In the articles ‘How much English is enough’ (2011) by Jane Cuthbert and ‘Globish? It just doesn’t make sense’ (2014) by Peter Jackson, Globish, a simplified version of English, is discussed. While Cuthbert argues that Globish is a useful development in English language teaching, Jackson thinks that it is idealistic and will not work in reality. He believes that the lack of grammar in Globish can cause misunderstandings, whereas Cuthbert states that Globish does not focus on accuracy and is therefore easier to teach or study independently. In addition, she claims that being independent of culture and limited in vocabulary size are benefits of Globish; however, Jackson feels that it is impossible for language to be separated from culture, as well as the fact that Globish’s limited vocabulary may not be enough for business or deeper levels of communication.
Two separate summaries
In the article ‘How much English is enough?’, Jane Cuthbert (2011) discusses the advantages of Globish, while in the article ‘Globish – it just doesn’t make sense” (2014), Peter Jackson considers its limitations. Cuthbert (2011) argues that the reduction in vocabulary size and grammar promotes confidence and that 1500 words is sufficient for communicative purposes. In addition, she believes that there is no culture in Globish, which makes it more accessible for students. Finally, the author states that Globish is not only easier to teach than English, but also more useful in terms of developing learner independence.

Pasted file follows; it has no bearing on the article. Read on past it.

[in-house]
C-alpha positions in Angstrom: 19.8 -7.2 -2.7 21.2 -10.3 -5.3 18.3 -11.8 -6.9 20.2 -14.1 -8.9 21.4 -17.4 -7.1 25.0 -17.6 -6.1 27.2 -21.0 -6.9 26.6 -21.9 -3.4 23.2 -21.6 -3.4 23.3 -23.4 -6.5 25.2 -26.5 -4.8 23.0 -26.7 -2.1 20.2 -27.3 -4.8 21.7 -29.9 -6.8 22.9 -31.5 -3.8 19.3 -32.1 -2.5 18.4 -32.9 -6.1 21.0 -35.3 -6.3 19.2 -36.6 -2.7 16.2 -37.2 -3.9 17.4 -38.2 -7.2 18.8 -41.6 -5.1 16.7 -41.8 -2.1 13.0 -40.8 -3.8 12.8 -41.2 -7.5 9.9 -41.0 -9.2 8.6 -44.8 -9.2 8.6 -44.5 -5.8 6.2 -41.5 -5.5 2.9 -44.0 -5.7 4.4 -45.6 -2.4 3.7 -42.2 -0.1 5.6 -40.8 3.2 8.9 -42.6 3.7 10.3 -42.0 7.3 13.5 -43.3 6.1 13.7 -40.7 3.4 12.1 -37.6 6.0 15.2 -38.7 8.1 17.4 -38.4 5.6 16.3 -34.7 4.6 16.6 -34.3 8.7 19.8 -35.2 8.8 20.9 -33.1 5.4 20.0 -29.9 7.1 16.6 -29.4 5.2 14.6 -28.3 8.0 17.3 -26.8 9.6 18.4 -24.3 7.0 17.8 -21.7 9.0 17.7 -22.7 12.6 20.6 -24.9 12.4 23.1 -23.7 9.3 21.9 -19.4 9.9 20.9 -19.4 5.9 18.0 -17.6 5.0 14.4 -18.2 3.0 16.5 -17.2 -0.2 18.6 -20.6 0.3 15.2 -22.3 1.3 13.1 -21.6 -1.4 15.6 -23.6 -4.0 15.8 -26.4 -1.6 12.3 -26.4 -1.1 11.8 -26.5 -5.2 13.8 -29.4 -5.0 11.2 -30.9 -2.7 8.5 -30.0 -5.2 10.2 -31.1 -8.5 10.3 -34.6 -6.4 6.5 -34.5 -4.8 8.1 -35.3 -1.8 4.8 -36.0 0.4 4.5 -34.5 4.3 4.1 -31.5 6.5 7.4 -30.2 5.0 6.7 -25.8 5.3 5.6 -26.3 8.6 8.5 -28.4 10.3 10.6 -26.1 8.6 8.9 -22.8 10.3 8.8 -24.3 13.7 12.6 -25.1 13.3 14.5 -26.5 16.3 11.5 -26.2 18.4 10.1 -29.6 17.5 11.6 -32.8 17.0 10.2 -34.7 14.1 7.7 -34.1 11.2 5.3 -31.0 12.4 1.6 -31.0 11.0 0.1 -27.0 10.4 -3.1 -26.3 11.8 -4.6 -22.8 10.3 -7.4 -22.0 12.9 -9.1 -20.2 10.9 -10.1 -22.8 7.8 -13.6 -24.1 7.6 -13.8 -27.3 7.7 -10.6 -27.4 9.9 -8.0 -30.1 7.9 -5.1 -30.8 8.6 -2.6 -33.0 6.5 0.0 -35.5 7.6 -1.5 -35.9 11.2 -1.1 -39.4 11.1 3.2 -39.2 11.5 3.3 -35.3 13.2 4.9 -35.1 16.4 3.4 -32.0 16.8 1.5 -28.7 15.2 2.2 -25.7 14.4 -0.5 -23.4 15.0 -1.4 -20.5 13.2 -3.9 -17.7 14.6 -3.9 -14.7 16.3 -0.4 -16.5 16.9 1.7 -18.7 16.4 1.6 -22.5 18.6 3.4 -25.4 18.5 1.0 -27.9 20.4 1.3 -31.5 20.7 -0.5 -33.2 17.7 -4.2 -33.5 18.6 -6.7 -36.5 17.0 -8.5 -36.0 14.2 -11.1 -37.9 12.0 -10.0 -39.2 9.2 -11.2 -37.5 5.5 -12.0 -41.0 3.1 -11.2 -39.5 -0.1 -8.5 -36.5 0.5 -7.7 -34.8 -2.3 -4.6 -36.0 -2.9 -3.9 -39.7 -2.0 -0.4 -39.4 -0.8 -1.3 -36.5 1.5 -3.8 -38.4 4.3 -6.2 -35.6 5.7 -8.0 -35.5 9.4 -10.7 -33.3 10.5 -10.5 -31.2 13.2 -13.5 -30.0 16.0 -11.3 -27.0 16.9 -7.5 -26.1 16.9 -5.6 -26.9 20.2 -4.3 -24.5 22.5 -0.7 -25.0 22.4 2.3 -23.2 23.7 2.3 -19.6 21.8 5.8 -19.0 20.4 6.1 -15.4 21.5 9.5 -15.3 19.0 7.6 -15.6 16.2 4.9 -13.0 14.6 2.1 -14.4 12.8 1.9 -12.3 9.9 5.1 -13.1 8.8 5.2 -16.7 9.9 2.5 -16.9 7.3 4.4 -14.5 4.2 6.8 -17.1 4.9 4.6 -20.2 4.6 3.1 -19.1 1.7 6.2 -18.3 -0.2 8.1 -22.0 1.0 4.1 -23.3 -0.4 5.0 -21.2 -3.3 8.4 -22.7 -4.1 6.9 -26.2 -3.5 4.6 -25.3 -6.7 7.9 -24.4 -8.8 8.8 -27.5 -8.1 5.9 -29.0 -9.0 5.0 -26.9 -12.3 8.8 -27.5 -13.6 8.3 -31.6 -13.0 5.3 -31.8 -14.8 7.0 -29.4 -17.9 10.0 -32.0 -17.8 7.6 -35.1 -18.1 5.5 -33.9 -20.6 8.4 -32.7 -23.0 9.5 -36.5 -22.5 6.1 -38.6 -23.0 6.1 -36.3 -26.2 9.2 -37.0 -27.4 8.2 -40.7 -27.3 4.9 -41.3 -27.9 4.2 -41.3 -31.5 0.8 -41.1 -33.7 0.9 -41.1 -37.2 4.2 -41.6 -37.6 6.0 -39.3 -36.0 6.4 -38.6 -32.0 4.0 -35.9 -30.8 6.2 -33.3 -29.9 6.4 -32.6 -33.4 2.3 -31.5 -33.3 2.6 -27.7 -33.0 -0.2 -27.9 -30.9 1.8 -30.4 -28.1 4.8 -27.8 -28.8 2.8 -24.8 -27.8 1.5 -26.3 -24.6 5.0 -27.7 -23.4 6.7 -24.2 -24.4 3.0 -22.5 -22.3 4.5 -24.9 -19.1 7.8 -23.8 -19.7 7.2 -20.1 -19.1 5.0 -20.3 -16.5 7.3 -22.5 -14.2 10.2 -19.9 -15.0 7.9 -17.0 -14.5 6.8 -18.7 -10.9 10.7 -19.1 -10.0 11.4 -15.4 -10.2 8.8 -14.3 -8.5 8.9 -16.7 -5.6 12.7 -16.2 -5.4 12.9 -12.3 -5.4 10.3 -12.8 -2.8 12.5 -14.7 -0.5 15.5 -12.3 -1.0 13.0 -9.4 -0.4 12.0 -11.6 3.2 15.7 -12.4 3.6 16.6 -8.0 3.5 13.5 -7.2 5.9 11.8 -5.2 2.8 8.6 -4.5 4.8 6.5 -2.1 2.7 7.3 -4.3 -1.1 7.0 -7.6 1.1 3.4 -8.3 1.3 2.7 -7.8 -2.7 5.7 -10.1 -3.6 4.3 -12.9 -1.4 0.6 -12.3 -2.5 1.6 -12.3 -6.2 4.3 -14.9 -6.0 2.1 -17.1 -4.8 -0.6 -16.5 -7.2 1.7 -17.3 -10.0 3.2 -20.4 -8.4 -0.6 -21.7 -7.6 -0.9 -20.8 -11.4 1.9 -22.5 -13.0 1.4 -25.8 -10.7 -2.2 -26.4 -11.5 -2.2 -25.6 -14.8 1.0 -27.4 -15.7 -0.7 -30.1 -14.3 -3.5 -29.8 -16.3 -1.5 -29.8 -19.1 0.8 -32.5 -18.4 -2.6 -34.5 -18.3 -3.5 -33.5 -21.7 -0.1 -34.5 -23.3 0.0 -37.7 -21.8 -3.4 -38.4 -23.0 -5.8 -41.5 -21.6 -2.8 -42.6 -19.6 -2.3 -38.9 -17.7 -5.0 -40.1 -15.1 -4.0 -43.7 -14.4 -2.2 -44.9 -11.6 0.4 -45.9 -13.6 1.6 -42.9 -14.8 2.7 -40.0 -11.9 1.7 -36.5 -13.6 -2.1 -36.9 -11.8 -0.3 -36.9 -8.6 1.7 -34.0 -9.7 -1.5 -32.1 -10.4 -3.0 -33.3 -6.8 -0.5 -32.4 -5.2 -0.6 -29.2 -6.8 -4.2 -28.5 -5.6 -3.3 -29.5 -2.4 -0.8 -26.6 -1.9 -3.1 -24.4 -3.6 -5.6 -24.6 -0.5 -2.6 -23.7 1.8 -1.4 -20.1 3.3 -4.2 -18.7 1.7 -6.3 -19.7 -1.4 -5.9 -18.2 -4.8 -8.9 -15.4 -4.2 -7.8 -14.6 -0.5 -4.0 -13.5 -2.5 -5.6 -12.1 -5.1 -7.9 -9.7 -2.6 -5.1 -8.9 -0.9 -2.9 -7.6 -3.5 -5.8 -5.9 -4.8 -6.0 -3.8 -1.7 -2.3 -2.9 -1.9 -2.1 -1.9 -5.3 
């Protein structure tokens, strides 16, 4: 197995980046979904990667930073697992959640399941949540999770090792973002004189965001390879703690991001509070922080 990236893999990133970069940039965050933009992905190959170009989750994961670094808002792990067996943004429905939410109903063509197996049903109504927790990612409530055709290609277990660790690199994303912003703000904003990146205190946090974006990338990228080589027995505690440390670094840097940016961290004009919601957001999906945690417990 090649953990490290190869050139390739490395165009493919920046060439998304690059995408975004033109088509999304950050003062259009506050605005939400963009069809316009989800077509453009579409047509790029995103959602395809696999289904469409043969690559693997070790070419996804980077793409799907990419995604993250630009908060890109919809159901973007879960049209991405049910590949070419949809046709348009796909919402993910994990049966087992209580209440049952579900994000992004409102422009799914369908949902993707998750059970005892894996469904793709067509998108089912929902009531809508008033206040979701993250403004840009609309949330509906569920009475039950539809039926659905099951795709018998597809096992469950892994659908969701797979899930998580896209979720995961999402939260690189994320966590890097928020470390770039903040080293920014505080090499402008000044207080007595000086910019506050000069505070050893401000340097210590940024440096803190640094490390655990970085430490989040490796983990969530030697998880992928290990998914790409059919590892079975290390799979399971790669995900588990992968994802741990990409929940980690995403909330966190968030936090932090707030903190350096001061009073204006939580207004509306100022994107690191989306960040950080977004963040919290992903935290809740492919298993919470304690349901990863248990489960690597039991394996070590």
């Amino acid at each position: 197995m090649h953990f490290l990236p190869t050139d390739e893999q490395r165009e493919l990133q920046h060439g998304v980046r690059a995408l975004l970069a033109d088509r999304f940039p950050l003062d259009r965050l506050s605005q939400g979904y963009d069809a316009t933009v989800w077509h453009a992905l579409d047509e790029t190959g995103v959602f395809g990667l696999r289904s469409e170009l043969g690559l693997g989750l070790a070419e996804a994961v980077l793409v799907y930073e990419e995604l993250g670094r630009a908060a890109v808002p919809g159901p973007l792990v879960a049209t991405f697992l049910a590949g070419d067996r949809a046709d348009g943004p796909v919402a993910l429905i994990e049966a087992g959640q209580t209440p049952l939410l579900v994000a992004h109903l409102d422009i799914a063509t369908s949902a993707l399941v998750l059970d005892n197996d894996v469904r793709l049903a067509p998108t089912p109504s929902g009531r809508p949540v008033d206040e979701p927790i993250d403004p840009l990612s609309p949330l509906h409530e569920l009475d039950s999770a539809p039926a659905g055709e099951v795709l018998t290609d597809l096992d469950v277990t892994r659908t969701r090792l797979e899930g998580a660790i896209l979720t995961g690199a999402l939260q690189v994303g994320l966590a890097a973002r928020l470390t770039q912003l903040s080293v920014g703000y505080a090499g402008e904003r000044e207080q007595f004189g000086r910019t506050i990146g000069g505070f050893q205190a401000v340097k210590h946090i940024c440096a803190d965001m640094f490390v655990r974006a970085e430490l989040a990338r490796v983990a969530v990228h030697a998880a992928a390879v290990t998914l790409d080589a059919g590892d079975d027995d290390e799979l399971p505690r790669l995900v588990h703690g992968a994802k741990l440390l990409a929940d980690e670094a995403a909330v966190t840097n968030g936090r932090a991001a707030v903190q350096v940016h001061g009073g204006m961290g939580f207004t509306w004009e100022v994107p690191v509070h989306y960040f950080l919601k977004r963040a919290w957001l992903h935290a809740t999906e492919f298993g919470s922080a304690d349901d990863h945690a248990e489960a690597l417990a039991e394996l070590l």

However, Jackson (2014) argues against Globish. He believes that its simplicity does not mean it is easier to use, because it could lead to communication problems and is not suitable for certain contexts. The writer also argues that the vocabulary range is too small and that culture cannot be separated from language.
Summary - two ways (based on material in the RMIT English Worldwide Advanced Passport book)
What do the colours highlight?
- blue: author's name or referents
- green: linking phrases expressing contrast
- yellow: other linking phrases
It’s important that these are all varied. Why? Because this shows that you can:
- control a range of grammatical structures
- create cohesion (i.e. your sentences flow – like a river!)
- use a range of academic and less common vocabulary (including collocations) accurately and appropriately
- follow academic convention (do things how they want you to at uni)
Note: style variations are possible. For example, if you do summaries separately, you may still like to introduce both authors and articles in the first sentence (like if you put them together) and then do them separately after the first sentence.
What about the discussion section?
I’m glad you asked! This is where you put your own ideas in response to the author’s ideas. Depending on your task requirements, you may need two, three, or even four discussion paragraphs in this section. Each one will show your response and support for your response to an idea from the original article.
What is support?
It’s any extra information that makes your ideas more clear. For example, you might use a reason or two, an example or two, a fact or statistic, or an explanation of a situation to make your response more credible (logical and believable). In reality, you’ll probably mix a few of these together. In the end, what matters is that someone should be able to read what you’ve written and then clearly understand why you’re supporting or criticising what the author has said.